Ohio State University article on the concentration of chlorine necessary to act as an effective disinfectant, and the effects of the water's pH and temperature: See http://ohioline.osu.edu/b795/b795_7.html for details.
Our Stolen Future: Are We Threatening Our Fertility, Intelligence, and Survival?--A Scientific Detective Story, Theo Colborn, Dianne Dumanoski, John Peter Meyers. Plume-Penguin Publishing, 1997, ISBN 0-452-27414-1., ISBN13: 9780452274143. This book is a seminal work on endocrine disruptors (chemical contaminants having impact at extremely low levels in the environment).
Recommended by Daniel Friedman, this book is a critical update to the landmark Silent Spring by Rachel Carson and discusses the effects of minute trace amounts of chemical contaminants in the environment. The text "Identifies the various ways in which chemical pollutants in the environment are disrupting human reproductive patterns and causing such problems as birth defects, sexual abnormalities, and reproductive failure. Reprint. Tour. NYT."
Amazon.com Review: By O T (Ontario, BC) - 'Our Stolen Future' is a great introduction to one of the most important scientific discoveries in our time. Having recently completed a thesis project at university on Endocrine Disruptors, I have reviewed hundreds of papers on the subject. This book is a good clear overview of the scientific literature on EDs. The authors are experts - Theo Colborn is largely responsible for creating the field by bringing together diverse researchers so they could see the big picture of their work. Many of the principle investigators are interviewed and quoted at length on the way chemicals participate in and interfere with delicate hormonal systems in animals (including humans). The major accomplishment of the book is to make an easy-to-follow story out of complex research. Many resources are available to help you assess the reliability of this story, and the best thing to do if you have any doubts is read review articles in scientific journals (which are easier to understand than technical papers). The Physicians for Social Responsibility (PSR) have a guidebook for health-care professionals on Endocrine Disruptors, and the US EPA has many reports on the matter. Beware of people or websites who try to 'debunk' this book (or the science behind it) by simply declaring it false, flawed or disproven. There is far too much supporting research for so simple a refutation.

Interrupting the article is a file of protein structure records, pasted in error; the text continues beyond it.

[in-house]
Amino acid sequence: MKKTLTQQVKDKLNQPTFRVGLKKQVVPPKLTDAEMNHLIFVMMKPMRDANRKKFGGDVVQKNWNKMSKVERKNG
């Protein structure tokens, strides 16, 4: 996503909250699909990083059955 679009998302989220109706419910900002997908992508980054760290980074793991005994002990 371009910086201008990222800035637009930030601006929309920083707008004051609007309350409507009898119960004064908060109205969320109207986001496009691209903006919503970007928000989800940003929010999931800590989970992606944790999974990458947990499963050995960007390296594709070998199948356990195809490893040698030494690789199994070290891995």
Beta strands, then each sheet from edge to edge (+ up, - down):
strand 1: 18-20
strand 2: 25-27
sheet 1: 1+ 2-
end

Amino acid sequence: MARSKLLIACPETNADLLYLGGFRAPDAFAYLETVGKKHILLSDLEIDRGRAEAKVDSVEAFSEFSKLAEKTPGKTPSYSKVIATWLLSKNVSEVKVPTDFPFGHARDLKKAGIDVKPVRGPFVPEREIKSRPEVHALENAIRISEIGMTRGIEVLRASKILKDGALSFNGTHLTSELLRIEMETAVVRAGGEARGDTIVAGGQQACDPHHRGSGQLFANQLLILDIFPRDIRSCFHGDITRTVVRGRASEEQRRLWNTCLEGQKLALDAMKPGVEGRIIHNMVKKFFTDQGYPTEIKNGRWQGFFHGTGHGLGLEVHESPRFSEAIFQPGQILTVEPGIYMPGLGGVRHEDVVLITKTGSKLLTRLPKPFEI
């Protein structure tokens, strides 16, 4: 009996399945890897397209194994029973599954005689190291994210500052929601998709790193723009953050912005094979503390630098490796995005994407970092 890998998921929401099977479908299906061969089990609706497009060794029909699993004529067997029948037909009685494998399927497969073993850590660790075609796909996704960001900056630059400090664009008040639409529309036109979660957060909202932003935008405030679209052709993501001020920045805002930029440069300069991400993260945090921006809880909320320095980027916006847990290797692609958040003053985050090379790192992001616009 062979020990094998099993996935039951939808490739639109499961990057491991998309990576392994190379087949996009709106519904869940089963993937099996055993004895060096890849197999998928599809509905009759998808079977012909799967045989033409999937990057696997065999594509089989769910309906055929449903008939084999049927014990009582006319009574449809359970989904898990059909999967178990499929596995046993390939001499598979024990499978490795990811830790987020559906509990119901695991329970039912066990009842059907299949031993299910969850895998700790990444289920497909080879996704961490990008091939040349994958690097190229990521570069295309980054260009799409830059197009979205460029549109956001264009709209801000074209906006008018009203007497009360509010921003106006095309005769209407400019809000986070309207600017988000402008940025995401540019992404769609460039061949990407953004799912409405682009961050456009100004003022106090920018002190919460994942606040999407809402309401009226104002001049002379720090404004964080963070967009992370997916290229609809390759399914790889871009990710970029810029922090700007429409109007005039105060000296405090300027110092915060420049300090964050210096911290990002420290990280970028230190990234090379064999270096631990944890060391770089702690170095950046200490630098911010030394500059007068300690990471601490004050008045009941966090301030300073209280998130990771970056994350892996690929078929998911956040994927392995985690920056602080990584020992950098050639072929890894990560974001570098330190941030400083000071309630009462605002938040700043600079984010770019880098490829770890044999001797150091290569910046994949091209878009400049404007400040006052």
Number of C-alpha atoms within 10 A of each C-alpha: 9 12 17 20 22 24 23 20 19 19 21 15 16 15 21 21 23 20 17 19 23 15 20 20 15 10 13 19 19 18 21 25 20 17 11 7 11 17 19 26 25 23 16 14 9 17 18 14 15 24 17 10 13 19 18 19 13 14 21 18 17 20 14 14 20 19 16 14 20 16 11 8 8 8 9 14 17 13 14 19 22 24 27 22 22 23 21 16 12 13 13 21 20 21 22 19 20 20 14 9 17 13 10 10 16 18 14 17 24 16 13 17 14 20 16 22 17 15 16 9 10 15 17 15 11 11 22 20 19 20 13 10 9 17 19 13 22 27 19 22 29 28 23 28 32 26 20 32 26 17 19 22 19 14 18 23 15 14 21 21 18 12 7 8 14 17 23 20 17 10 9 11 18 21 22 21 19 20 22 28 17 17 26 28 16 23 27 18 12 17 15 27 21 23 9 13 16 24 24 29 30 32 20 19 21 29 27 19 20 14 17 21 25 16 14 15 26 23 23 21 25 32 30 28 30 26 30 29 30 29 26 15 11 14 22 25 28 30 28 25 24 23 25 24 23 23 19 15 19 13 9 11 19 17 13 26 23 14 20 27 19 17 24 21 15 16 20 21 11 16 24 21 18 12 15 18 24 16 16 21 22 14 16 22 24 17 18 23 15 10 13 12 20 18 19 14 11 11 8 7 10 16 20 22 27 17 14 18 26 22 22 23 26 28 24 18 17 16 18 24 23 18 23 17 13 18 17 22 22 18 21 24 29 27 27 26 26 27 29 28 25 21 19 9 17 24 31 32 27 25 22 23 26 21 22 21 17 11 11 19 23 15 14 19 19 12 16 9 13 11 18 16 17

OPINION: Significant and discussed in this book is the observation that at certain critical points in the development of animals, presumably including humans, exposure to extremely low levels of endocrine disruptor chemicals (EDC's) (such as BPA - Bisphenol-A or BPA, Diethylstilbestrol - DES, dioxins, PCBs, and chemicals used in the production of certain cleansers, dyes, flame retardants, plastics, pesticides, white papers ) perhaps just a few molecules, or in the parts per trillion, is sufficient to cause disruption of the animal's development, including proper sex differentiation, or the lack of it that produced androgynous ducks unable to reproduce under such conditions.
A endocrine disruptor is a synthetic chemical compound that mimics natural hormones when it is taken into the body of a human or other animal. It "disrupts" the endocrine system by turning on or off normal chemical signals that in turn can affect normal hormone levels, bodily functions, and significantly, the development of embryos. Further, unlike naturally occurring hormones ingested, for example from plants (phytoestrogens), synthetically-generated hormones accumulate in the body and can have a half-life of decades or longer.
One significance of this finding includes the observation that an important medical effect that occurs with exposure to chemicals in extremely low concentrations means that experiments to test for correlations between chemical exposure and subsequent serious medical problems will be deeply flawed if, for example, the experimental design does not include testing for the presence of the chemical at extremely low levels. A related concern is that even if harmful effects from exposure to extremely low concentrations of an endocrine disruptor are occurring, teasing out and proving that relationship can be also extremely difficult.